When I started writing for this blog I said I would not attempt to convert anyone to any particular belief. I also said I would not avoid talking about my place as a Christian. And so it is that the coming posts contain numerous Bible scripture references. To get the most out of the coming posts it would be helpful for you to have a Bible available. I used the NIV translation for my writings.
Over the next few weeks my sister will be posting my thoughts concerning the commandments God gave the Israelites for Living In Exile [Jeremiah 29:4-14]. The commandments were very specific about how they were to live while captives. It is my belief that these same commandments apply to prisoners like me, or anyone in their own prison.
Let me explain…
I’ve been contemplating Jeremiah 29:4-14 and how I’m doing here in exile. I keep asking myself how it is I’m to “Build houses and settle down; plant gardens and eat what they produce.” [Jeremiah 29:5] I’ve filled my locker with personal items I’ll need for my time here. I’ve got my cell mate situation stable and I make my bed every morning. Yet I do not feel “settled down.”
As I walked the track recently (summer took one last gasp of near 80 degree weather) things began to dawn on me; revelation is a strong word but I feel again that they Holy Spirit was talking with me.
The first thing to hit me was sparked by seeing two guys in their late teens to early twenties playing Frisbee. They were shirtless and playing in a grassy part of the yard. As they ran, laughing, the setting sun made their skin glow with youth and energy. And for a moment I was transported to the edge of a beach watching people having fun. It lasted only a moment yet in that moment I saw two people who had “settled down.”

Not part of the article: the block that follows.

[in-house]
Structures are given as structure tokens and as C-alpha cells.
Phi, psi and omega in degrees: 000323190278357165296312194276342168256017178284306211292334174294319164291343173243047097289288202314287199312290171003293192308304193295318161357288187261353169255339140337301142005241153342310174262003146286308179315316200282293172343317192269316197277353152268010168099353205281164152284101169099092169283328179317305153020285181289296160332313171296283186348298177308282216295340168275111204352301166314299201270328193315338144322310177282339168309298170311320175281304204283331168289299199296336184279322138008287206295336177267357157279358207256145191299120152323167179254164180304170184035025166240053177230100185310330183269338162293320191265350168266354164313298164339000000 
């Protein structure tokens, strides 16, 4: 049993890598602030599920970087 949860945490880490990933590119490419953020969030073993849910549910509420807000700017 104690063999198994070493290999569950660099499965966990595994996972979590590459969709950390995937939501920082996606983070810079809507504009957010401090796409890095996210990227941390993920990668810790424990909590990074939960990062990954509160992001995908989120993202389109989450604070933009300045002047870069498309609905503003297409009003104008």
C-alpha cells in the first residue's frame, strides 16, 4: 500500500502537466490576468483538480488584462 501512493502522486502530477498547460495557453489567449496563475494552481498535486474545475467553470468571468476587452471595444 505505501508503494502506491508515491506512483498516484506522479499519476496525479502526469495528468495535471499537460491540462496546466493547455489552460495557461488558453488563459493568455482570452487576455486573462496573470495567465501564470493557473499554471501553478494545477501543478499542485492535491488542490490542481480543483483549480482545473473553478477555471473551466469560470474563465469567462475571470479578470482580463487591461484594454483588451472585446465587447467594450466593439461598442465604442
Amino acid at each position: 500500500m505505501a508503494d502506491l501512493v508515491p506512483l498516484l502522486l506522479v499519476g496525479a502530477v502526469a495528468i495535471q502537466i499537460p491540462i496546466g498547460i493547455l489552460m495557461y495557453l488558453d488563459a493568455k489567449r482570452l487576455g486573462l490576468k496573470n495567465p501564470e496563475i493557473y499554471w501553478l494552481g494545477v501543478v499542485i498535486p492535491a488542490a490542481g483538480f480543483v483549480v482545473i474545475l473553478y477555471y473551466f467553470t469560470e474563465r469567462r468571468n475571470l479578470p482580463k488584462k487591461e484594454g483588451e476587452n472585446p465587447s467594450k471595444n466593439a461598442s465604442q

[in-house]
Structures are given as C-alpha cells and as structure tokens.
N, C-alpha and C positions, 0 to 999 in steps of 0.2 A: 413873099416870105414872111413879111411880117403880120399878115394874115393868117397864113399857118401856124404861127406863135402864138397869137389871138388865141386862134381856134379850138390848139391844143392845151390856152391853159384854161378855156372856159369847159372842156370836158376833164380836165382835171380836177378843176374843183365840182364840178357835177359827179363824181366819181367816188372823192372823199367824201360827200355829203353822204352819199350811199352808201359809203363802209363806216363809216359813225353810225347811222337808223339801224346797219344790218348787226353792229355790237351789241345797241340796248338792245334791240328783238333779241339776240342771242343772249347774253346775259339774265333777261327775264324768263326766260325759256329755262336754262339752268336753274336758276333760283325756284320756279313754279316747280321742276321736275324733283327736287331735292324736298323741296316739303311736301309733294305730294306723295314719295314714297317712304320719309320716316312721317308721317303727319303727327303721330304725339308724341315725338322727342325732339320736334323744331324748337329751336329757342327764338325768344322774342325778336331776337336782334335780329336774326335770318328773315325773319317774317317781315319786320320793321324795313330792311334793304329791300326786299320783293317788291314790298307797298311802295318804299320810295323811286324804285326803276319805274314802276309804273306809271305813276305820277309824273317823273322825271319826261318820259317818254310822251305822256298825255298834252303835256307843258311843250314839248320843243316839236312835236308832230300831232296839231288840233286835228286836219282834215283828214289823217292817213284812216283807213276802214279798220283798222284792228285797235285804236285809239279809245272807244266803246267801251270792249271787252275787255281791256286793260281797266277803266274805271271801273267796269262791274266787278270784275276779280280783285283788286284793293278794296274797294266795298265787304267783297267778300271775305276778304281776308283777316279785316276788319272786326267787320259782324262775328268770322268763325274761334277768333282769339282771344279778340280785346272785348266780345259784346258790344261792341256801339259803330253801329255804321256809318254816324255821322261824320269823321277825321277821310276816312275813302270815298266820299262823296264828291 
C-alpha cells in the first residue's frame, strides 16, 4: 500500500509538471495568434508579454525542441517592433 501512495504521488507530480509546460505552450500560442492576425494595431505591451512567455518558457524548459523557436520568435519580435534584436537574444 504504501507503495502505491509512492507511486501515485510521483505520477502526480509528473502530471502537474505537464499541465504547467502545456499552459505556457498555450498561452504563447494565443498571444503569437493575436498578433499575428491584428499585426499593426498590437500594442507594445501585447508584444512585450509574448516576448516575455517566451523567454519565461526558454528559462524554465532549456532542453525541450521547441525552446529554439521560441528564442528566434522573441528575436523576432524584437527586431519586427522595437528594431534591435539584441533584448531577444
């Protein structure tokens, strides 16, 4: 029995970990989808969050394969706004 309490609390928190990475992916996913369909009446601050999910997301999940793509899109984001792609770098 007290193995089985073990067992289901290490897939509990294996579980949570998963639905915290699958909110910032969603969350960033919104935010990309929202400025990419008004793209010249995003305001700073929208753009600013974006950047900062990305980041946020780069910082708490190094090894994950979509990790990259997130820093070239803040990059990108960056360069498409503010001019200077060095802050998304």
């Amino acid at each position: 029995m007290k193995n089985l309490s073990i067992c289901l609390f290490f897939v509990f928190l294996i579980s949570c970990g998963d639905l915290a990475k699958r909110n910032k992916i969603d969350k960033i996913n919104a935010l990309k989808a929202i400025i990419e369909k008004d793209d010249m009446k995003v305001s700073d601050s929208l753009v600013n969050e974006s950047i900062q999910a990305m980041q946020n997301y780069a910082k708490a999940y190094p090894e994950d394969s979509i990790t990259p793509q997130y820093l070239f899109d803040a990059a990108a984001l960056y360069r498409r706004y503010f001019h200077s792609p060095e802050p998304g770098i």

“How,” I thought, “can they laugh and run so carefree?” I actually had to stop walking because I heard a voice ask, “Where in Jeremiah 29 does God say to the exiles, through Jeremiah, that they should not or cannot be happy in captivity?”
I had no answer.
So I had to go back to the beginning and ask myself, “Why would God tell the exiled Israelites to settle down, build houses, plant gardens, eat and procreate? Was it only to assure the survival of His people or was it more?” Then the answer came to me in the form of Jeremiah 29:7. God tells the exiles to pray for the prosperity of the city they’ve been sent to. This amounts to praying for the prosperity of their captors!
Of course for their survival, but recall God cared for them in the wilderness by turning the exiles over to the care of others – so by telling them to pray for their captors’ prosperity (peace) He was assuring the best possible environment. He was giving the exiles an implicit command that becomes apparent when combining Jeremiah 29:7 with Jeremiah 29:5: Be content, find happiness, survive emotionally – live life. So I pray for the prosperity (peace) of my correctional institution.
“Okay,” I said to myself, “But what other truths exist in the parallelism between the exiled Israelites and we inmates?”
As I began to walk again I also began to see things like: The exiles lived under foreign law and inmates live under foreign law; the exiles obeyed foreign masters and inmates obey foreign masters; the exiles lived in foreign (unfamiliar, strange, confined) lands and inmates live in foreign (unfamiliar, strange, confined) lands; the exiles created a culture and life within foreign powers, lands, and laws and God has commanded inmates to do the same.
Keep that thought and next week I’ll continue with my breakdown of Jeremiah 29:4-14
Happy New Year, ~ jdoe